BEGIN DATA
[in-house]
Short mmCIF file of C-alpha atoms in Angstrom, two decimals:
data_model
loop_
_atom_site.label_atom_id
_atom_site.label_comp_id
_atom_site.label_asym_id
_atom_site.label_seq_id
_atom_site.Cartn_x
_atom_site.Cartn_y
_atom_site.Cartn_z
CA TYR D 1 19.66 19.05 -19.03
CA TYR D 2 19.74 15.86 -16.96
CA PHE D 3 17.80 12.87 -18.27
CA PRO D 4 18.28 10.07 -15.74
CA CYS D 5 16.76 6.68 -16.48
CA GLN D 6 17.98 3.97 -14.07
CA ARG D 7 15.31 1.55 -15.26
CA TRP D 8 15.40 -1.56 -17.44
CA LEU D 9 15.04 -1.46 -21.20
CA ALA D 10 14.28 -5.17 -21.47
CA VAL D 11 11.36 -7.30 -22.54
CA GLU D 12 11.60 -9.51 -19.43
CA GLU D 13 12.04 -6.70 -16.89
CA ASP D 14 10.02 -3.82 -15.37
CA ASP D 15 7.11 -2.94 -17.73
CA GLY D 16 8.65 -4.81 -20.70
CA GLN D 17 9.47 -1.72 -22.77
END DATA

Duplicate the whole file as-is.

[in-house]
Short mmCIF file of C-alpha atoms in Angstrom, two decimals:
data_model
loop_
_atom_site.label_atom_id
_atom_site.label_comp_id
_atom_site.label_asym_id
_atom_site.label_seq_id
_atom_site.Cartn_x
_atom_site.Cartn_y
_atom_site.Cartn_z
CA TYR D 1 19.66 19.05 -19.03
CA TYR D 2 19.74 15.86 -16.96
CA PHE D 3 17.80 12.87 -18.27
CA PRO D 4 18.28 10.07 -15.74
CA CYS D 5 16.76 6.68 -16.48
CA GLN D 6 17.98 3.97 -14.07
CA ARG D 7 15.31 1.55 -15.26
CA TRP D 8 15.40 -1.56 -17.44
CA LEU D 9 15.04 -1.46 -21.20
CA ALA D 10 14.28 -5.17 -21.47
CA VAL D 11 11.36 -7.30 -22.54
CA GLU D 12 11.60 -9.51 -19.43
CA GLU D 13 12.04 -6.70 -16.89
CA ASP D 14 10.02 -3.82 -15.37
CA ASP D 15 7.11 -2.94 -17.73
CA GLY D 16 8.65 -4.81 -20.70
CA GLN D 17 9.47 -1.72 -22.77